Accelerators are mostly organized by venture capital firms, and participants can expect to sign over a certain equity percentage, usually between 7% and 10%.
Additionally, these programs meticulously vet cohorts of startups they consider good candidates for future investments. Unsurprisingly, graduating from an accelerator increases a startup’s chance of raising venture capital by 50%.
However, before applying to participate, consider whether an accelerator is what your startup really needs. If you aren’t ready to take the product to market yet or pitch it to investors, you’re diluting equity for mentorship alone.
If you still have a way to go, incubators might be a better choice for your startup.
Unlike accelerators, incubators are managed by public entities, non-profits, or academic establishments. Because of this, there’s less capital investment involved. Also, incubators generally charge a fee rather than demand equity.
Oftentimes, incubators also provide affordable office space or access to tech to local founders and entrepreneurs while developing a prototype or MVP. Mentorship and support are available as needed.
Additionally, participation time is not limited, meaning that a startup can occupy an incubator until it is fully able to operate independently.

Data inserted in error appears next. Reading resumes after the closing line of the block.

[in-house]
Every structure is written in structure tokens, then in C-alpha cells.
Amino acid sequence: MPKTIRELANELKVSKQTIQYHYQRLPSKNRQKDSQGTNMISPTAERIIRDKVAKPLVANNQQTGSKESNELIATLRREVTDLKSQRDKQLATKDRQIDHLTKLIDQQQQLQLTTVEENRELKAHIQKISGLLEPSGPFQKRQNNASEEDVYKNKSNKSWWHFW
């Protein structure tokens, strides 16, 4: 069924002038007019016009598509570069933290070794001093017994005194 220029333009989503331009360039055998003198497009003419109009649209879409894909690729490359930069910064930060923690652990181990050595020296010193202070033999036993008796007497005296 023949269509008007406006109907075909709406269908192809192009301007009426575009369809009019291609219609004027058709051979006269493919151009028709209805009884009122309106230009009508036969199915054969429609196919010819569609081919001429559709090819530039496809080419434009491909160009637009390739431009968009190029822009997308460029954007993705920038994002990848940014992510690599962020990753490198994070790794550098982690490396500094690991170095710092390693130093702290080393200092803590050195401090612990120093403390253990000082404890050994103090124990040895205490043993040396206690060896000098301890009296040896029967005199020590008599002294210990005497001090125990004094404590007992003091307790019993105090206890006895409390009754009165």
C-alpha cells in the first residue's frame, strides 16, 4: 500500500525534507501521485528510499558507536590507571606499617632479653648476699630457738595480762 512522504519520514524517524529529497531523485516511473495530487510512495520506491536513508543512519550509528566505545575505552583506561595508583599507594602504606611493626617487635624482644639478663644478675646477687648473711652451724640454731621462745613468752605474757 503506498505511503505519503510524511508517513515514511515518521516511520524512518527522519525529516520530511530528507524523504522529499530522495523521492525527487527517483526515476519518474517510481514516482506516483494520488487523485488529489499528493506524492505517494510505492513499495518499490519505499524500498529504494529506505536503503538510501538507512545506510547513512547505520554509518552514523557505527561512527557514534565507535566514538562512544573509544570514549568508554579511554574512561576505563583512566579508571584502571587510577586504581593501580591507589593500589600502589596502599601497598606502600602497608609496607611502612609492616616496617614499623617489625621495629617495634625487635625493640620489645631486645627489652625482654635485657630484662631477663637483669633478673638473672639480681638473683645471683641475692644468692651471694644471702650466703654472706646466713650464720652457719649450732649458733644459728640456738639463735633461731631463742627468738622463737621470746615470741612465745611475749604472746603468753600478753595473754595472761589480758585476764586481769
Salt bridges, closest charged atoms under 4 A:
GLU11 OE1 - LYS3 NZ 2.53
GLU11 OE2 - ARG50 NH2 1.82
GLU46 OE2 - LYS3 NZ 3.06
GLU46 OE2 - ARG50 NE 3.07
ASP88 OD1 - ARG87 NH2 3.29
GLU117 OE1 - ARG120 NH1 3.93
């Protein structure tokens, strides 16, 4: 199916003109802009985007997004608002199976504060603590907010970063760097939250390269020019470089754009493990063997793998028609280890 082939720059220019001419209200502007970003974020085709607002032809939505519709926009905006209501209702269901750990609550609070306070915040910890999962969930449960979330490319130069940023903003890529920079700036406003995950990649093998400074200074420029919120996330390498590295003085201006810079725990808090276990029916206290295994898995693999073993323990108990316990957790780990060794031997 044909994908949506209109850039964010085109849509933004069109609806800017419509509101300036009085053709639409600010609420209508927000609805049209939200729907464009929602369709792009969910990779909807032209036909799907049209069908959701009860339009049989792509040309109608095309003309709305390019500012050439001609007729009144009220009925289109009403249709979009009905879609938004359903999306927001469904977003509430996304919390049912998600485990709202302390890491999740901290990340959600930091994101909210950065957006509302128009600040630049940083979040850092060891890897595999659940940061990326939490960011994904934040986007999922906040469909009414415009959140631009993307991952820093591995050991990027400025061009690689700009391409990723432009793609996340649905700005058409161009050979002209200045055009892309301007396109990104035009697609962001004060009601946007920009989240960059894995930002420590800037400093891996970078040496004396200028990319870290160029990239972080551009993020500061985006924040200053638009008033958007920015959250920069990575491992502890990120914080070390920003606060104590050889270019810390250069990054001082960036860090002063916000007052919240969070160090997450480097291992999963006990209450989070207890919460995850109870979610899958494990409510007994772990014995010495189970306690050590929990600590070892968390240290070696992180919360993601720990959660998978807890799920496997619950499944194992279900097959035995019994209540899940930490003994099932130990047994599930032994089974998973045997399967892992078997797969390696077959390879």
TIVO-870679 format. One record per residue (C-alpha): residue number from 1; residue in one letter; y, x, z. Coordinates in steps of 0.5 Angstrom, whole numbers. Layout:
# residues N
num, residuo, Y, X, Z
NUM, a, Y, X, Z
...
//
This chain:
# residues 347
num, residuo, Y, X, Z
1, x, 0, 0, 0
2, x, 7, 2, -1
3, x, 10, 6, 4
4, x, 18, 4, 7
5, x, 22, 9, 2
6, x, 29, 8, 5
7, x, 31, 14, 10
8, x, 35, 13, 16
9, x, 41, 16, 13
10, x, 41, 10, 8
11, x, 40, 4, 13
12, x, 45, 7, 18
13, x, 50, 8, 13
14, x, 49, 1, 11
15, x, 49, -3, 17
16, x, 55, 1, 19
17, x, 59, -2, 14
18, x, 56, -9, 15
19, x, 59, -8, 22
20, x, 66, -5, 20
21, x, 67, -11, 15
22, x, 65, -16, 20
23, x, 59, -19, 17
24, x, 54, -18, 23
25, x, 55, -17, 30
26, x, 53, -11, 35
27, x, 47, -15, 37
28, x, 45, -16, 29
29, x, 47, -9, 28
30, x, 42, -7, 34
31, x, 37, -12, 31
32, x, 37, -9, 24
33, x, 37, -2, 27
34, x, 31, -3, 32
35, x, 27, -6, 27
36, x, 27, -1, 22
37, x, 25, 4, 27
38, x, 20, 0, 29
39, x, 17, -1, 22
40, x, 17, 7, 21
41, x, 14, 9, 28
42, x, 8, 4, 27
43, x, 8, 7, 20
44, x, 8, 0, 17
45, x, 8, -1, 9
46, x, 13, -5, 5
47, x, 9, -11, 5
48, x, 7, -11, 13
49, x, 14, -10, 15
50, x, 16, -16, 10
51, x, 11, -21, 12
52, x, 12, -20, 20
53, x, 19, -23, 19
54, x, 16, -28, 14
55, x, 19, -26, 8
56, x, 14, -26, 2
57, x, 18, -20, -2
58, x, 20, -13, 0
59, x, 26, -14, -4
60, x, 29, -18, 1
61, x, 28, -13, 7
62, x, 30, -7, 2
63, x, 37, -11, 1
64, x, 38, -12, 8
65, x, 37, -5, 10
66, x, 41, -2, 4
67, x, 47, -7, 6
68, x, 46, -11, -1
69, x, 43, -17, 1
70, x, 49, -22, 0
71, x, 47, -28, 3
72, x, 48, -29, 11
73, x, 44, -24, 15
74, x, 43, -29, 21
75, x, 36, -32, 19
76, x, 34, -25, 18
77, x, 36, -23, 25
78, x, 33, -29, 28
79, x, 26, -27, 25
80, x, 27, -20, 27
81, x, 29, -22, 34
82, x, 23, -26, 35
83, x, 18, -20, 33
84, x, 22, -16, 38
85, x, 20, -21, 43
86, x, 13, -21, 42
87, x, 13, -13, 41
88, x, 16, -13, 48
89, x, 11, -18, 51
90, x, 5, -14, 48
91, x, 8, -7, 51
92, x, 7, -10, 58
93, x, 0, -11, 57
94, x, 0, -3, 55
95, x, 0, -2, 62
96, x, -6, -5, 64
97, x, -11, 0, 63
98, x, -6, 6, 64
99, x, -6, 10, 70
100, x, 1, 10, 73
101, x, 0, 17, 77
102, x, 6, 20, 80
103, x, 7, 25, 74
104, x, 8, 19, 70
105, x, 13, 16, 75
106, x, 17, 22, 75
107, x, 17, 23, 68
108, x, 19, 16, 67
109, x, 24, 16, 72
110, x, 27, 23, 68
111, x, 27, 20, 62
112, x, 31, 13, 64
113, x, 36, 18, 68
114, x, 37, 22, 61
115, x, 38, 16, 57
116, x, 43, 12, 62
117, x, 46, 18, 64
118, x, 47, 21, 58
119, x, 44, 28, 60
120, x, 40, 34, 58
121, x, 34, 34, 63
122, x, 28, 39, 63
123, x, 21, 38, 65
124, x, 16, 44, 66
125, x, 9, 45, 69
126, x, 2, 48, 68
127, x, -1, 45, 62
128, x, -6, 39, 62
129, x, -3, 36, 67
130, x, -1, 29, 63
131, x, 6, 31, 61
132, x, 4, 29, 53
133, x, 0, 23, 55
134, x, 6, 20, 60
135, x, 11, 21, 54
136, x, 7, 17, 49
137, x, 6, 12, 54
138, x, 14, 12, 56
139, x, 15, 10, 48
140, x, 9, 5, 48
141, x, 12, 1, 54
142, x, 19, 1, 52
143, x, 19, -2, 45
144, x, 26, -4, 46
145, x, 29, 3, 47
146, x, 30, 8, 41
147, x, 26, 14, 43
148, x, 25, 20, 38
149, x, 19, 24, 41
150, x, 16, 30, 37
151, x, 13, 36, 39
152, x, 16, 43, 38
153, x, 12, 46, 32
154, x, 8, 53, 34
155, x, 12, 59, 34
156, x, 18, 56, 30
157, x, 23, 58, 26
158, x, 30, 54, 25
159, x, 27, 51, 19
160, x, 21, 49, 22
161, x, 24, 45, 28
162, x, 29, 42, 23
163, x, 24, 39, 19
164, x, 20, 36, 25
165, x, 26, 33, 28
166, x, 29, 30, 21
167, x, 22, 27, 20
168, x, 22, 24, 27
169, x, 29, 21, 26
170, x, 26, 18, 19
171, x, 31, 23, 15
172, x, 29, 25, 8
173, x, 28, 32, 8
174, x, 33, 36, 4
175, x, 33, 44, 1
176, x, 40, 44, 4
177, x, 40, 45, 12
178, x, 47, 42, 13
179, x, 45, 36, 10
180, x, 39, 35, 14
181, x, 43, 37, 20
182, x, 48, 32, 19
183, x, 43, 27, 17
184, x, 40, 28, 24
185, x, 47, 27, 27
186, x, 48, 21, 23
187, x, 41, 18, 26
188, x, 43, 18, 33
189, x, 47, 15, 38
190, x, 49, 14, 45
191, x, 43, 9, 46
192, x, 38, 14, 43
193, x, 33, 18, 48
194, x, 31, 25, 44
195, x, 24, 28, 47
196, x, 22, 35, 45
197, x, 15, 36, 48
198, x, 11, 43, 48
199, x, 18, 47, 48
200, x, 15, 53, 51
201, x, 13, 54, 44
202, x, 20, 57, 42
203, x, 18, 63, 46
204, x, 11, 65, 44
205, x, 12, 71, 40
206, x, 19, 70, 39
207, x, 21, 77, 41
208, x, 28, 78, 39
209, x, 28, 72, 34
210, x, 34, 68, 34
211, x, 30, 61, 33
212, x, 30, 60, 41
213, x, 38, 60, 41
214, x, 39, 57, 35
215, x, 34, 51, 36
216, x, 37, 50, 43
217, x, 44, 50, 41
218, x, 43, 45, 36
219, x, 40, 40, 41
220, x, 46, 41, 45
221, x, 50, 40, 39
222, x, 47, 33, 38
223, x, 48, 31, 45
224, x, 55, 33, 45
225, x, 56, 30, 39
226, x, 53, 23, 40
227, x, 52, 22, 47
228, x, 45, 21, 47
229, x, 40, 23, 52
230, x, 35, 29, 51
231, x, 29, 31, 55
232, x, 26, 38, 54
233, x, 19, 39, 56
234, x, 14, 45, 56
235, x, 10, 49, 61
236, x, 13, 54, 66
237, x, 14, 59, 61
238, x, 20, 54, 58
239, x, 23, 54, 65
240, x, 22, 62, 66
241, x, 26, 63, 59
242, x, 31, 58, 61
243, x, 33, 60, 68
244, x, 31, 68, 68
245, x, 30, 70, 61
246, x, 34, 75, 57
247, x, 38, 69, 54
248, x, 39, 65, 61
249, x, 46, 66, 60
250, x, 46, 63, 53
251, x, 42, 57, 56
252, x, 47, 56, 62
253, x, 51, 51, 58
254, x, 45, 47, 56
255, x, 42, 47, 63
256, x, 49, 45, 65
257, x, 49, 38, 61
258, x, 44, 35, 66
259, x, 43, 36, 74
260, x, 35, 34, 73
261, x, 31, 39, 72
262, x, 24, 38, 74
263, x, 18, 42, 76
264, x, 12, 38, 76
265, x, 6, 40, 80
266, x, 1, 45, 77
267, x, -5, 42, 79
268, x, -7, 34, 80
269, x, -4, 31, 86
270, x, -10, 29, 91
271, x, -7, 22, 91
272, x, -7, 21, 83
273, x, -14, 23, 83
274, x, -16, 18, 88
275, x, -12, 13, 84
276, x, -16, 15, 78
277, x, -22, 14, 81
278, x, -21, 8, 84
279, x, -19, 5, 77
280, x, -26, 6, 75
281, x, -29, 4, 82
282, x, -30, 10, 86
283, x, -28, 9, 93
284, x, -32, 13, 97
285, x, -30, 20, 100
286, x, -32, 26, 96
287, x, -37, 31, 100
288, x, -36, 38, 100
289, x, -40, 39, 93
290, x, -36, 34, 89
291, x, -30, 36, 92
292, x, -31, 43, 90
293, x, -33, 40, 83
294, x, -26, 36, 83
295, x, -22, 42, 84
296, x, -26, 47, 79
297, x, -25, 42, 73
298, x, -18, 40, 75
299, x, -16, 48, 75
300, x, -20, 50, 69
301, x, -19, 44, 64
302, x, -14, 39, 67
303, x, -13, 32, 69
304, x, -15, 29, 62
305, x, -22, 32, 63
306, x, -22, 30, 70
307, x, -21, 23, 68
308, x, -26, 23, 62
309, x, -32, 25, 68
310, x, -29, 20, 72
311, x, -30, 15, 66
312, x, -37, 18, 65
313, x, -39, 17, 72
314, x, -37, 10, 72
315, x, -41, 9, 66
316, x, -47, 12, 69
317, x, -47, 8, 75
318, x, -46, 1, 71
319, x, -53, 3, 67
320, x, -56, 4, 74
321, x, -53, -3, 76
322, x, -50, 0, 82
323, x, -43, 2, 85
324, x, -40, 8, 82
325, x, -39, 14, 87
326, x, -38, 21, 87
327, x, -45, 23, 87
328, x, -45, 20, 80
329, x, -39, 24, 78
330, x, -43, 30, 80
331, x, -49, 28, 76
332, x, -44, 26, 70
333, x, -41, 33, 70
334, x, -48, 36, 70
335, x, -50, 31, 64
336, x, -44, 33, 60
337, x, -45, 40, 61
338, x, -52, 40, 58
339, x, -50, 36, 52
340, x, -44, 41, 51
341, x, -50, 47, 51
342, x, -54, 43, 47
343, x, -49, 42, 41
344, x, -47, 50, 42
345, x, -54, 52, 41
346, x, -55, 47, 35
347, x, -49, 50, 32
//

This type of support directly correlates to the survival rate of startups: 73% of startups say that an incubator significantly contributed to or was vital for the startup’s success.
In short, while incubators and accelerators both provide backing and mentorship for startups in the early stages of development, your choice of either one of these options will depend on the kind of support you need.
Investments from angels and VCs can put your SaaS startup into a hyper-growth mode, but if you don’t want to dilute equity or don’t dream of multi-billion IPOs, bootstrapping is the way to go.
What does bootstrapping mean, exactly?
In business terms, bootstrapping refers to starting and growing a startup with little to no cash from external sources.
Even if you invest a part of your life savings into starting the business, growth is fueled exclusively by the profits being reinvested into the business.
Obviously, to bootstrap your company, you need a product that can start generating profits as soon as possible. Fortunately, SaaS products have low startup and entry-level costs. With an MVP, you can go to market fast, generate revenue and profit, and upgrade your product as you go.
That’s crucial because bootstrapping requires great financial discipline and wisdom to strategically reinvest the cash you have available.
But even so, bootstrapped growth is slow.
The chart shows how ConvertKit’s revenue grew over time. It took a year and a half for their revenue to start curving upwards and reach $2 million by mid-2020.
Despite that, ConvertKit pledged to stick to the no-investors route and made it clear that they put their mission and clients first.
And accomplishing the mission has been going rather well for ConvertKit:
Therefore, it’s possible to achieve great success without external funding, as we’ve seen from ConvertKit’s example. Although businesses raising millions in funding make the press, the reality for startups is much different than what the headlines imply.